If there is no increase from the state, the current draft budget is nearly $1.9 million more than expected revenue, although it would rely on more than $7 million from the fund balance. Most of the fund balance spending would be for improvements related to converting Eagleton Middle School to the Eagleton College and Career Academy, for grades 6-12.
During the work session, Fiscal Administrator Troy Logan reviewed the line items in the budget other than salaries and benefits, which usually account for more than 80%. With the proposed use of fund balance, pay and benefits are 76.45%.
The other items include costs including utilities and textbooks. BCS has not budgeted any money for library books since the 2017-18 school year.
The draft budget includes a proposed 4% increase for bus transportation, a cost of $365,900.
It also includes step increases and raises for certified staff and classified workers, of 3.6% and 5%, respectively.
Blount County Mayor Ed Mitchell is accusing Property Assessor Tim Helton of being “frequently absent from work for the last few years, to the extent that he has worked approximately 10-20 hours a month.”
Mitchell made the claim in a March 29 letter to the Blount County Board of Commissioners, which Chairman Ron French read aloud during the Thursday, April 15, commission meeting.
Helton did not attend the meeting but told The Daily Times later, “Me caring for my parents comes before my job.”
Mitchell’s letter, which he also sent to the district attorney general and Tennessee Comptroller’s Office, said that Helton receives salary and benefits of more than $125,000 a year.
“This is nothing more than stealing from the citizens and taxpayers of Blount County.”
Helton said, “I’m always available to the staff. ... I’ve got excellent staff that supports me.”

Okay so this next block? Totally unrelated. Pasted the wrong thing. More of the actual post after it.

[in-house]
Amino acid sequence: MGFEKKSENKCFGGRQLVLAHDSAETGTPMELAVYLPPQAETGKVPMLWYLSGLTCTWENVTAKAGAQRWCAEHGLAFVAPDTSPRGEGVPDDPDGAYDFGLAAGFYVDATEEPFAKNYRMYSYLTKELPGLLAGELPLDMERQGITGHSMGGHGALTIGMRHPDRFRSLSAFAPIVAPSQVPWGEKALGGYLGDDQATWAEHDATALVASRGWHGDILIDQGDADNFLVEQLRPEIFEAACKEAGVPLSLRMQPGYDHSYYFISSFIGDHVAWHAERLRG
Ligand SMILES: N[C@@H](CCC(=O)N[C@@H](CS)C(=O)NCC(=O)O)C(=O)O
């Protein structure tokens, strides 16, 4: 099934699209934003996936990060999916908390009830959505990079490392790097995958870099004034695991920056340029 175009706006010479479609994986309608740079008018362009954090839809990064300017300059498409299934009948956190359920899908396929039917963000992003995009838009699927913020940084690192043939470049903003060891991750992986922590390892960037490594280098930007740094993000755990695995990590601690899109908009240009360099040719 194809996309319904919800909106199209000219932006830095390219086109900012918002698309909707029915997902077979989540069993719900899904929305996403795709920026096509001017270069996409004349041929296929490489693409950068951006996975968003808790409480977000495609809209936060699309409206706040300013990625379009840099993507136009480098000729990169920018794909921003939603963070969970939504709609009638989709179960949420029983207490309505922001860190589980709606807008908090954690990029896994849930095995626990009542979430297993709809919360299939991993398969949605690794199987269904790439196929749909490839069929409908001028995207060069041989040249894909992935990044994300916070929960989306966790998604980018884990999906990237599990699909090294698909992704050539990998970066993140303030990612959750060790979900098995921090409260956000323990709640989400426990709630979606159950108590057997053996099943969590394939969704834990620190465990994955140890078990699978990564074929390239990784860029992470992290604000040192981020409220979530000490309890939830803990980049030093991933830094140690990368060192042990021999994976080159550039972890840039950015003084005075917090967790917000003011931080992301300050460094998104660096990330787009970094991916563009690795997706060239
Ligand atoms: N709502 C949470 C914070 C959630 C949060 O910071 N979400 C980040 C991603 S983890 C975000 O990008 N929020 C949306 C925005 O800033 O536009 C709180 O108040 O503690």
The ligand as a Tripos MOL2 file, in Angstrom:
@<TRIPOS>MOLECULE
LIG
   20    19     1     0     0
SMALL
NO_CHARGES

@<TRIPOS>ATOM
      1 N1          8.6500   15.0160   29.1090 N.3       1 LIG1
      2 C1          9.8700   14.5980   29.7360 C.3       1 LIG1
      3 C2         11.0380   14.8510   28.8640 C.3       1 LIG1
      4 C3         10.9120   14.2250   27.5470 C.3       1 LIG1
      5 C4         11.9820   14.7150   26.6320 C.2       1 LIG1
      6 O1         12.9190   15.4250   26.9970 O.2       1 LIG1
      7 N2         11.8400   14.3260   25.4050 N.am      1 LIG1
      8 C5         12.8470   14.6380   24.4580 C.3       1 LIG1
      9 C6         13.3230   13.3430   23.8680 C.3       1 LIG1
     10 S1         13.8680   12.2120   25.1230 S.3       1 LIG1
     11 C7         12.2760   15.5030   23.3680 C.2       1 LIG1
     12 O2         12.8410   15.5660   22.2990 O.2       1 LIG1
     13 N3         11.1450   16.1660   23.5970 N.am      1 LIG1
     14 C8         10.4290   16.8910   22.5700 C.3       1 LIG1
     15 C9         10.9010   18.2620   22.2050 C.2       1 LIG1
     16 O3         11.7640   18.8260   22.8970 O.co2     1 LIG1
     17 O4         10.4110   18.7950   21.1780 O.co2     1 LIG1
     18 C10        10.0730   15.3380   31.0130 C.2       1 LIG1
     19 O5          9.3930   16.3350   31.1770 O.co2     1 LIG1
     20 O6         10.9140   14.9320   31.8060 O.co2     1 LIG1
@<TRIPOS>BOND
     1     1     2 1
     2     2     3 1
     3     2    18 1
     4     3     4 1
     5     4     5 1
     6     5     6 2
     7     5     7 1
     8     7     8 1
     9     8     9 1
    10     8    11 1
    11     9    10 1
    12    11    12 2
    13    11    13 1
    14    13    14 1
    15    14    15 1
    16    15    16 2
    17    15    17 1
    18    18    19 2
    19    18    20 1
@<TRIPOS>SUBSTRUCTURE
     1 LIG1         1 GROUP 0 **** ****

Mitchell also commends the staff of the assessor’s office in the final paragraph of his letter, which says the staff has “gone above and beyond in making sure that the office continues to function and excel each and every day.”
The letter begins by saying Helton did not attend a budget workshop on March 26 because he was home waiting for a refrigerator to be delivered, which the assessor agreed was true. Helton said Deputy Chief Trevor McMurry was capable of delivering the budget request for more than $1.4 million.
Mitchell noted the budget request includes adding a staff person. Helton said that is a clerical position, and his staff is still smaller than when he first was elected to office in 2012.
The mayor says Helton communicating with his staff by cellphone and not other remote work technology is “totally inefficient” when dealing with a staff of 17 for a county with a population of more than 133,000.
“He just doesn’t like the fact that I’m out of the office,” Helton said. “He doesn’t care about why I’m out of the office.”
“The mayor’s out to cut my head off,” said the assessor, adding Mitchell failed to cut taxes after the last reappraisal and has spent money on “plush” offices. “He’s trying to push me out of office.”
French also read a statement calling Helton’s failure to show up for the budget presentation a “travesty.”
Commissioner Mike Akard said he was “appalled” by the allegations.
“I had no idea that this was happening to this degree,” Akard said.
Akard asked Mitchell about possible action, and the mayor said there is no requirement in the state for any elected official to work any set number of hours.
The next election for the assessor’s office is in 2024, but the mayor said, “Citizens can start a petition and ask for a recall.”
“I don’t think a proper recourse is to wait until 2024 before he gets removed from office,” Commissioner Jackie Hill said. “Certainly by his behavior he does not want to be the property assessor.”